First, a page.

In Babil province, which is roughly 100 kilometers south of Baghdad, Sheikh Majid Kallabi spoke to Al-Monitor about “the popularity of this method in the construction of houses, despite Babil being far from the marshes where reeds grow.”
He said, “This method of building houses became widespread in the 1980s when the region's population emigrated to Babil after the marshes were dried out due to the Iran-Iraq War [1980-88], and they brought this new method of construction with them.”
In Babil, Mohamed Hassan, a farmer, gave up his clay house and built a house of reeds, palm fronds and trunks. He told Al-Monitor, “This kind of house is adequate for the hot Iraqi weather because it provides a cool environment due to air currents that come in through the perforated walls of the house. In winter we insulate it well to avoid rain leakage.”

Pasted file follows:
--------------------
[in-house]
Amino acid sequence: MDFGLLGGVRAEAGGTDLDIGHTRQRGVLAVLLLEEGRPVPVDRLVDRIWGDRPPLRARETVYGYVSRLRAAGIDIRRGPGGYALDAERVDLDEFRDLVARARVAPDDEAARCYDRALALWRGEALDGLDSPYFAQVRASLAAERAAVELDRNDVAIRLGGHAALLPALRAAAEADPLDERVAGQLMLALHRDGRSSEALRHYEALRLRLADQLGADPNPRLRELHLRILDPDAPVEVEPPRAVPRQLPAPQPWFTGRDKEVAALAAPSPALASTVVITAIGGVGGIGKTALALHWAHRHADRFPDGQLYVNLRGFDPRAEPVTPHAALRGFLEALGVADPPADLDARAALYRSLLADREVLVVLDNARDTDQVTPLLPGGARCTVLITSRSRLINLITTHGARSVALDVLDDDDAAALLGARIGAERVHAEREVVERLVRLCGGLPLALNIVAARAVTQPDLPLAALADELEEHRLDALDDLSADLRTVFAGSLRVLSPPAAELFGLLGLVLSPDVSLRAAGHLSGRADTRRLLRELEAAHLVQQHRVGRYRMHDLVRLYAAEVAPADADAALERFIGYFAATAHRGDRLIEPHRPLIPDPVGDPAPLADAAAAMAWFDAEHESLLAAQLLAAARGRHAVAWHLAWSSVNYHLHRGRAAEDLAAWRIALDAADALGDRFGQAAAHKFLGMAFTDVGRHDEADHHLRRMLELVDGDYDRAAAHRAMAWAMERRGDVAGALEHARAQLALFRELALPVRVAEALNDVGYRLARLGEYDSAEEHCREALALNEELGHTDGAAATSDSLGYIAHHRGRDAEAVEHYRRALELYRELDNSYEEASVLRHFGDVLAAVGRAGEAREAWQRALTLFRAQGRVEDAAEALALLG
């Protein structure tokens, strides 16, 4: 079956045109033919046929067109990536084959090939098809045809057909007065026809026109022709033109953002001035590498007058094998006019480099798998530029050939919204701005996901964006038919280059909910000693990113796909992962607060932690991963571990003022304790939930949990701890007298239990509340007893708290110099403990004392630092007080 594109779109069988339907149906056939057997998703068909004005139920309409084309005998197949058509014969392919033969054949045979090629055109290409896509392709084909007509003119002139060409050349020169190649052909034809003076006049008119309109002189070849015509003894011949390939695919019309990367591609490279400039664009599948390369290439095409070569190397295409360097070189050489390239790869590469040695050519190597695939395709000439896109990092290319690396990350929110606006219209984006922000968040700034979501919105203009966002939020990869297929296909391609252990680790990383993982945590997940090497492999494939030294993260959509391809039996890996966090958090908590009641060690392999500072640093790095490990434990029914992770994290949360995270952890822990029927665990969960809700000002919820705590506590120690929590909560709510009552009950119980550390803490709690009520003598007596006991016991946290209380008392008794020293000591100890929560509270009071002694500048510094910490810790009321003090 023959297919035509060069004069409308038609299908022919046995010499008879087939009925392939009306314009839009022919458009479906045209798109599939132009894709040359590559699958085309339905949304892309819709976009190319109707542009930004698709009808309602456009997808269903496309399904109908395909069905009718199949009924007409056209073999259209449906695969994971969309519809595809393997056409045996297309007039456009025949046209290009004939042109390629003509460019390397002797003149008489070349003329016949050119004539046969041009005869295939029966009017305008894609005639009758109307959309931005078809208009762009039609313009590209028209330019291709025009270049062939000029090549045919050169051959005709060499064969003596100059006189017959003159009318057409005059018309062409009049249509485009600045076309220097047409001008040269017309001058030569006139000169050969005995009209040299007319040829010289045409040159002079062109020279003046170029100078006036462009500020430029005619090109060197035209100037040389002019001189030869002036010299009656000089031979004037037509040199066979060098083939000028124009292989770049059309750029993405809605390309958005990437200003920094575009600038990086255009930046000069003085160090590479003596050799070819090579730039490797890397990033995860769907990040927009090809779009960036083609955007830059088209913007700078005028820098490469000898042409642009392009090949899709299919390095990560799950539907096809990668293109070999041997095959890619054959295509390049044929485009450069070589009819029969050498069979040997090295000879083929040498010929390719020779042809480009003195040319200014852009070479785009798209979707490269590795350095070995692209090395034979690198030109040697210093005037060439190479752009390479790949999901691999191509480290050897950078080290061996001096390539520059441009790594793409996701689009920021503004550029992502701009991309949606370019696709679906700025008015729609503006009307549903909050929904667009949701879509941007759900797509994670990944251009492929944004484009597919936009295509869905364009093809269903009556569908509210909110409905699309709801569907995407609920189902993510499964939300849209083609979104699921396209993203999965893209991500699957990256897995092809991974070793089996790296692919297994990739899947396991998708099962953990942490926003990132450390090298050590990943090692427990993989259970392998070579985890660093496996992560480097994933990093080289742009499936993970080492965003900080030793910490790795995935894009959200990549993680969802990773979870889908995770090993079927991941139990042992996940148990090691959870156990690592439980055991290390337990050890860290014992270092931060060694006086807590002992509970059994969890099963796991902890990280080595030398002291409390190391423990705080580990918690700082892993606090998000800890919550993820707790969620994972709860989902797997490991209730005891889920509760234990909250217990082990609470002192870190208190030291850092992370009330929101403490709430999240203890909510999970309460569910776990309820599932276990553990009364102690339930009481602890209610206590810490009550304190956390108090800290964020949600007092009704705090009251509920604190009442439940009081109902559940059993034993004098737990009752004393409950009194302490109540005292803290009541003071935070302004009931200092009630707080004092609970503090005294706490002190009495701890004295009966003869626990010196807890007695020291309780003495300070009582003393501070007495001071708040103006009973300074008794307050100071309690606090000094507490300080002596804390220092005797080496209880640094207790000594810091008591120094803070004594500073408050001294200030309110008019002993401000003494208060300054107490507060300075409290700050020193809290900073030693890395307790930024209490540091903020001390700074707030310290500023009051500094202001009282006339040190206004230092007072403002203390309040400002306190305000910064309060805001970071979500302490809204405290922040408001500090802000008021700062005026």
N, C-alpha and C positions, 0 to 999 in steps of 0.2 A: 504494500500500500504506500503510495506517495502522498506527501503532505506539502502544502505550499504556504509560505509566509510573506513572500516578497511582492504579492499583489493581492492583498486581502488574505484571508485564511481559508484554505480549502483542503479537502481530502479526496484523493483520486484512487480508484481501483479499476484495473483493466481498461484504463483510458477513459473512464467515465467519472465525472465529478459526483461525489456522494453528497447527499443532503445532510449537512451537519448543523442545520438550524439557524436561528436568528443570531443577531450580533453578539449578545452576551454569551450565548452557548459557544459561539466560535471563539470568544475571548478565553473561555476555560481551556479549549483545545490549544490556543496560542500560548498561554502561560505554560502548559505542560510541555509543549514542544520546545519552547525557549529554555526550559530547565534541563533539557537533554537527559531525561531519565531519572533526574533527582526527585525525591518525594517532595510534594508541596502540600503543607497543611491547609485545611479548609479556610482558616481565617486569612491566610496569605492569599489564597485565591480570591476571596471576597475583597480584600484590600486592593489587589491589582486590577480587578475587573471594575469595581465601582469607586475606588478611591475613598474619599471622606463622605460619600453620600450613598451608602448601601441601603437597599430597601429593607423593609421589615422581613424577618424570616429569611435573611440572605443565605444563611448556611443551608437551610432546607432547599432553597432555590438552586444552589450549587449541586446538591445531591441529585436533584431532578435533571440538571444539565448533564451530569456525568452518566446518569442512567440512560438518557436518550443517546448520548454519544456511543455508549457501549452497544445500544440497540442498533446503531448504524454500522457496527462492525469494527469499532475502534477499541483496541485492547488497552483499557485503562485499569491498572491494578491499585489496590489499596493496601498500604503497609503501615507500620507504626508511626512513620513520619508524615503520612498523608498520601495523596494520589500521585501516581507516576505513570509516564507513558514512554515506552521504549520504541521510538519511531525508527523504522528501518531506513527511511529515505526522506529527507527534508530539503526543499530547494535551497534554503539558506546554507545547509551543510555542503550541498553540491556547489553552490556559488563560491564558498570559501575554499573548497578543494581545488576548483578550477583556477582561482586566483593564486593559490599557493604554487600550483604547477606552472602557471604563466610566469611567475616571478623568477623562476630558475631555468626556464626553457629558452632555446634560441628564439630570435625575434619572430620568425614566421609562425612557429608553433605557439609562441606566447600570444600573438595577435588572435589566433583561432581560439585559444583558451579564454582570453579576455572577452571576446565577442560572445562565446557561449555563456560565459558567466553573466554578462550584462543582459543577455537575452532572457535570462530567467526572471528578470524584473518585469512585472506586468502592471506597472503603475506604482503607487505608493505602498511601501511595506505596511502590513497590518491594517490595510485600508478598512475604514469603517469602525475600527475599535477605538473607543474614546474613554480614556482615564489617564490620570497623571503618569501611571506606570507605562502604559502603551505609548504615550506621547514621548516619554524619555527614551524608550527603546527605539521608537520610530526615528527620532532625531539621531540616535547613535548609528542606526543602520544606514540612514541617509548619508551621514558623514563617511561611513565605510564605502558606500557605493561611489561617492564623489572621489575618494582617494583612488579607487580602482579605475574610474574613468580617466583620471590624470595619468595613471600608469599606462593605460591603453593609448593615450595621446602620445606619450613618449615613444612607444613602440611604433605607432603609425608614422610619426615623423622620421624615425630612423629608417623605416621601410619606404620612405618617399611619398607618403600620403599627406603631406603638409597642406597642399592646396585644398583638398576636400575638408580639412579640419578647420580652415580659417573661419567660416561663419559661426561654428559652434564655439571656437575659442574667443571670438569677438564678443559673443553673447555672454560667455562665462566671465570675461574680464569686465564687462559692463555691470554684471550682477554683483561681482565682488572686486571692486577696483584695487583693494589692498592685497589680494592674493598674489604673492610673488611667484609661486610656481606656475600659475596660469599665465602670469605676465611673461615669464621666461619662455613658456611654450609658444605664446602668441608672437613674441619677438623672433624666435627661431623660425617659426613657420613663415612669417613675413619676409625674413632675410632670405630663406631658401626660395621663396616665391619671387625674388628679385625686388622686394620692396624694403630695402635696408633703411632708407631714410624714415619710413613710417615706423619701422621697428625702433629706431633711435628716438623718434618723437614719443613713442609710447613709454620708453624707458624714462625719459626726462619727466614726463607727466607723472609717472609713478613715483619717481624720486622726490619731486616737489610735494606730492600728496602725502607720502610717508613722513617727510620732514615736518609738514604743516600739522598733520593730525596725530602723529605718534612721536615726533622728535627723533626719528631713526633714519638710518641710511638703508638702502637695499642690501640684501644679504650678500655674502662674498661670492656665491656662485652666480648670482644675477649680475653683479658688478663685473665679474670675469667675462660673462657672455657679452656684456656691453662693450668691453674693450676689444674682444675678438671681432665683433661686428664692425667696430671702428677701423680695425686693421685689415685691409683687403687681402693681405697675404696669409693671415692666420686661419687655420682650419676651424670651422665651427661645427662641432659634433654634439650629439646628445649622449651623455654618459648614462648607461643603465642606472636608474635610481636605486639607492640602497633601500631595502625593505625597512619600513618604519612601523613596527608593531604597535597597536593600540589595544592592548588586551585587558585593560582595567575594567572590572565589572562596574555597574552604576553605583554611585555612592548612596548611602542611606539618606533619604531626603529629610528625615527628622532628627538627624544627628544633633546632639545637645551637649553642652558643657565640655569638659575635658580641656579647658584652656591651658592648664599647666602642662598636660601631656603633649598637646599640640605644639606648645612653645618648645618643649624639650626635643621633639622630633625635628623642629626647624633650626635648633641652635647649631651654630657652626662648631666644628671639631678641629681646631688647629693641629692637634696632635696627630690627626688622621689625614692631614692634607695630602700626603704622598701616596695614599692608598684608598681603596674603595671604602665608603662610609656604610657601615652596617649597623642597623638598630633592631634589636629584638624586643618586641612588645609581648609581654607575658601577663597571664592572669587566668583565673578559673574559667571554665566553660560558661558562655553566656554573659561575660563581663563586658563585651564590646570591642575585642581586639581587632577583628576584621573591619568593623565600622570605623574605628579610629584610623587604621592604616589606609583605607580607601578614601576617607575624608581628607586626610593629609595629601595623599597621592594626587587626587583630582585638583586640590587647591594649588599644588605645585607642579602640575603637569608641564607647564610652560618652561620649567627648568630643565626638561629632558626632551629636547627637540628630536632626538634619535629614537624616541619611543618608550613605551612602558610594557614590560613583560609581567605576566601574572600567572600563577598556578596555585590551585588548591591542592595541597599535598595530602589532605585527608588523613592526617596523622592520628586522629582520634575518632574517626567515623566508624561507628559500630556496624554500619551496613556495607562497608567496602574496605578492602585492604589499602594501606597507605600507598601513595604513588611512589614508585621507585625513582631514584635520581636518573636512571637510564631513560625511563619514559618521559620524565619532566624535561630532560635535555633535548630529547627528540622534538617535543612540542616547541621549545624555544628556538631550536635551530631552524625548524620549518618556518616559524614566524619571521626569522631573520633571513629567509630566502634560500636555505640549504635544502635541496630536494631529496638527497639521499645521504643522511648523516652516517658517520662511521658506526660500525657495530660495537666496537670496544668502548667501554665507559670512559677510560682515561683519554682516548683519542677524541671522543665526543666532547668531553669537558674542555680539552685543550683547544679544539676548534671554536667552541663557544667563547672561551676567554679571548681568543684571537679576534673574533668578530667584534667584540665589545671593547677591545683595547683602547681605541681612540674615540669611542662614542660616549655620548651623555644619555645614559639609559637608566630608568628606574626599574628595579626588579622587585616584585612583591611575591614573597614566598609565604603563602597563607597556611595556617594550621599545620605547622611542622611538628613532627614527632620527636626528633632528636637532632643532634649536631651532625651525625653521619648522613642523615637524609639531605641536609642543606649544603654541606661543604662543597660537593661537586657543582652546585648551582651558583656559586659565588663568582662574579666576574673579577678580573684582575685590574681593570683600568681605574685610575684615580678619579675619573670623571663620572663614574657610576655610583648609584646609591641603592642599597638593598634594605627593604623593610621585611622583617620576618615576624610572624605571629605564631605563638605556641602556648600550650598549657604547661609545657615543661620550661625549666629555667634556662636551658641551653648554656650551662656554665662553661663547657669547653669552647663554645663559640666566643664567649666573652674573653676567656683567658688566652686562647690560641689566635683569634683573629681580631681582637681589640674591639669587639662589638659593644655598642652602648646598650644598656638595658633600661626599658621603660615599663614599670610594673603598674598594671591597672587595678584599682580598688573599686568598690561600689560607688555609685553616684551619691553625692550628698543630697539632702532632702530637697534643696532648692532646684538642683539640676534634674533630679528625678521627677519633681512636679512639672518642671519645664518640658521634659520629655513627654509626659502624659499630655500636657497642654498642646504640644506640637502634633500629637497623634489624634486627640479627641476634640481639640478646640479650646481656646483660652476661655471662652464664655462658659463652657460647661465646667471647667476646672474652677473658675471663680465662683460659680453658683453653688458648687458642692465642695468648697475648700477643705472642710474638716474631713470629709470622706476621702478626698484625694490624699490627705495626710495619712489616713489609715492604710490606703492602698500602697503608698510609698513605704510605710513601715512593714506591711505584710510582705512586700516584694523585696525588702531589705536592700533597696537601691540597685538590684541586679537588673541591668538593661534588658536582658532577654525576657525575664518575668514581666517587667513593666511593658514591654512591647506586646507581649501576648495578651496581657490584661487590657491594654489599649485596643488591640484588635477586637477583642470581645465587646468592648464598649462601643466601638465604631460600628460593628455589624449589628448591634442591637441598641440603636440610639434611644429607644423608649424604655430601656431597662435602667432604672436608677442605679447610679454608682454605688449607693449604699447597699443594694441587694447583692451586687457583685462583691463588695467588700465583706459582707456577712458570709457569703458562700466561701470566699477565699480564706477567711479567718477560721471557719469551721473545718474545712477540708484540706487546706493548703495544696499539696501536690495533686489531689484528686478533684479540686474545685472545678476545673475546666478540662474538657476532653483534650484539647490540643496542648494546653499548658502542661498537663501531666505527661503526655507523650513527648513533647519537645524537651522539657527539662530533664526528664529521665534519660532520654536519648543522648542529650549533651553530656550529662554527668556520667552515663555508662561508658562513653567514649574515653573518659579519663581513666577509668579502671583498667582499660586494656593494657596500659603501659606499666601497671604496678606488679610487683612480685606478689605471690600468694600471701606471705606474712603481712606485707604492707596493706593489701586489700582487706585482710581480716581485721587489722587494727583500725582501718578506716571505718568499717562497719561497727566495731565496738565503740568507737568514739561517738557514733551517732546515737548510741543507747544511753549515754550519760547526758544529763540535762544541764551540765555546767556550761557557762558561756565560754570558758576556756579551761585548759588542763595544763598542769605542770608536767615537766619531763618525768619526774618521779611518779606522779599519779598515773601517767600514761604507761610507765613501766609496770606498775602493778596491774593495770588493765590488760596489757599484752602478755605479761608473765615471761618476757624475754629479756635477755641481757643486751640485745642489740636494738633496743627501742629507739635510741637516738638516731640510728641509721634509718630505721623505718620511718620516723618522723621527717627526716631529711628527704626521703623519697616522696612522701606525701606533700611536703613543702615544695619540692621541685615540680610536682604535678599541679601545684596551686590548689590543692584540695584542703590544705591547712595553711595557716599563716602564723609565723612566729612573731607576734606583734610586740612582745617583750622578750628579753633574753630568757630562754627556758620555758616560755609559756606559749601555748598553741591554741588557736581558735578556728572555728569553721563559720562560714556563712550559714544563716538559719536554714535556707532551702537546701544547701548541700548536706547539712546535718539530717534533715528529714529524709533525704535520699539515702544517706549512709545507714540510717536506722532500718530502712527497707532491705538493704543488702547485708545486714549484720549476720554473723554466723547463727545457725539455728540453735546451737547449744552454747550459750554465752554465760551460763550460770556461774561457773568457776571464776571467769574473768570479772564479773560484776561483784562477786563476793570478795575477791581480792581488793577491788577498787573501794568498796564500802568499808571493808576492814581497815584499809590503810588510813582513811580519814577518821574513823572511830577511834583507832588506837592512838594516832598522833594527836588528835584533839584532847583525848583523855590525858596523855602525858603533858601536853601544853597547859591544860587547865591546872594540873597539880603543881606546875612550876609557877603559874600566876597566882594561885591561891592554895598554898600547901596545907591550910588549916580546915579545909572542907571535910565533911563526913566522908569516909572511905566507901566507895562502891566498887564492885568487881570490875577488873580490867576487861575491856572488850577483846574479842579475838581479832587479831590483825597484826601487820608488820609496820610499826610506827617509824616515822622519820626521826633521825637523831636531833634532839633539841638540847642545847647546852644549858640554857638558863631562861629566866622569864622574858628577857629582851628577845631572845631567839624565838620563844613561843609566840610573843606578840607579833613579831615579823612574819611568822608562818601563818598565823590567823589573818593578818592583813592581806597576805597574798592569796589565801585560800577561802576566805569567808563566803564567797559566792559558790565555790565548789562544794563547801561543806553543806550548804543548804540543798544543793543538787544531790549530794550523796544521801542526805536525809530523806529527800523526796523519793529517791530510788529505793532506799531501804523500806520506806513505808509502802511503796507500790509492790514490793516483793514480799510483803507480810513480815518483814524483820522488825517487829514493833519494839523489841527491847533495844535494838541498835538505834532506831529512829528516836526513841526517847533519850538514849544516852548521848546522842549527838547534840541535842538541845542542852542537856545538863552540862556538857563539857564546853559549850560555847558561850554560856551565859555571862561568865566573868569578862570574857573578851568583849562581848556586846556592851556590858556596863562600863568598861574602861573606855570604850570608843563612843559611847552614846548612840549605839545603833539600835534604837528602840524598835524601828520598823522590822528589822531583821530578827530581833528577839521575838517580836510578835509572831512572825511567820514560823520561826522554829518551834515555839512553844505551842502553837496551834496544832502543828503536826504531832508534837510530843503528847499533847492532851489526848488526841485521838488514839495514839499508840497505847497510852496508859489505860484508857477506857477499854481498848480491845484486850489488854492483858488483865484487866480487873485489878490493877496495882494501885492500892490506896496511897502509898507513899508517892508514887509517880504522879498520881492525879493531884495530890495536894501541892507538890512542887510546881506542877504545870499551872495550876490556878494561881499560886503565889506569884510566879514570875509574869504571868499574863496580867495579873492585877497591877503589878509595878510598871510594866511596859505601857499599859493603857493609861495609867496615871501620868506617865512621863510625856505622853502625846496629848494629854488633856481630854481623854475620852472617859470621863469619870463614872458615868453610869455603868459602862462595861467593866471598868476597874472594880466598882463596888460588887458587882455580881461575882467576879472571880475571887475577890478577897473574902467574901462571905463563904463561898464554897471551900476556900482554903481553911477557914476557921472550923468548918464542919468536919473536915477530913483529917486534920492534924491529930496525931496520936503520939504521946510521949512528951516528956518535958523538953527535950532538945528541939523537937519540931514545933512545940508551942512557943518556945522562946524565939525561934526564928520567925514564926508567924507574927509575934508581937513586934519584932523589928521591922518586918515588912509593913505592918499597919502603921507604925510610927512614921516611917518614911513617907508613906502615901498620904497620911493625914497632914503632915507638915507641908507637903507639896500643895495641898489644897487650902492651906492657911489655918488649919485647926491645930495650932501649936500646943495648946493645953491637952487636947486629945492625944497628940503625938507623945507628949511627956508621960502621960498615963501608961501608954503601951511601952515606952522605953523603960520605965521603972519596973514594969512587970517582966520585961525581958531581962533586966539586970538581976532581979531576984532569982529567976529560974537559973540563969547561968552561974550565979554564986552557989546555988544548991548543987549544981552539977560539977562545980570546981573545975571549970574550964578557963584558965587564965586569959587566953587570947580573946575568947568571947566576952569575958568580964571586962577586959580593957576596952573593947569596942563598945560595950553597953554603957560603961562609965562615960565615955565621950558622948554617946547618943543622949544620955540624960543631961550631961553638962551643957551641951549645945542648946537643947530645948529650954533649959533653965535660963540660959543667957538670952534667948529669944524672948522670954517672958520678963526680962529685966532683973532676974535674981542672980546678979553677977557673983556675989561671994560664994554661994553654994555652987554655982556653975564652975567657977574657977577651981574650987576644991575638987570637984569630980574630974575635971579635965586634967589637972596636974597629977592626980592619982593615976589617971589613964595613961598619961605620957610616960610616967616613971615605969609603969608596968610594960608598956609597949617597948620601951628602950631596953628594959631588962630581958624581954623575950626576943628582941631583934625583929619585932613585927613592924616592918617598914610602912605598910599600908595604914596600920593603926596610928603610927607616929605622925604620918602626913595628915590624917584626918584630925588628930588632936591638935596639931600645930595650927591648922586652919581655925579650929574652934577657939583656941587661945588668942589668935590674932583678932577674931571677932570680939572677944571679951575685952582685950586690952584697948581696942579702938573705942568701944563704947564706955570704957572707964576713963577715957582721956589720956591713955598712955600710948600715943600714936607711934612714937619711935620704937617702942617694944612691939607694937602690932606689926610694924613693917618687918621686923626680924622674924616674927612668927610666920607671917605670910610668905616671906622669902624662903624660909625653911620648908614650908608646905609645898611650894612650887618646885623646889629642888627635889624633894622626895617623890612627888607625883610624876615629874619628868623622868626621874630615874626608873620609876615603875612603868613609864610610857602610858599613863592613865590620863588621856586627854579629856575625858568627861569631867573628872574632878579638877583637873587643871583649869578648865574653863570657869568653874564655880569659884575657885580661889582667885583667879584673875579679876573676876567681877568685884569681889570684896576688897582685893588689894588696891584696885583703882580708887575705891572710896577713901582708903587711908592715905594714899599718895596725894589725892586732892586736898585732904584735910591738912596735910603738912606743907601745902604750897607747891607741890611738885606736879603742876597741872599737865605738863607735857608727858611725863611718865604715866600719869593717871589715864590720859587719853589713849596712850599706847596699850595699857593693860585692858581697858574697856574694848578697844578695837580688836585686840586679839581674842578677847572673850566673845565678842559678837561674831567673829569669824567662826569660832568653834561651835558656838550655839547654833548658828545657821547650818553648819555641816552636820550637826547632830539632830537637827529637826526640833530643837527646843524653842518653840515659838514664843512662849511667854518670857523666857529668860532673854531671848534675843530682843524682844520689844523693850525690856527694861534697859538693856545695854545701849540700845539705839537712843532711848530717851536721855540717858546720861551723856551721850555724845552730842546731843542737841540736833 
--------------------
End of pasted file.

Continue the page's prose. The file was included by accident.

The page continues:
In 1824, military commander George Keppel described these structures as “lined-up yellow houses [across the Tigris River], ranging in length from 50 to 60 feet and resembling the structure of a capsized ship.”
To preserve this heritage in eco-friendly houses, the marsh environment — suffering from limited water resources — needs help. Water issues are pushing people to migrate and killing reeds and papyrus plants that provide the raw materials for the construction of these houses.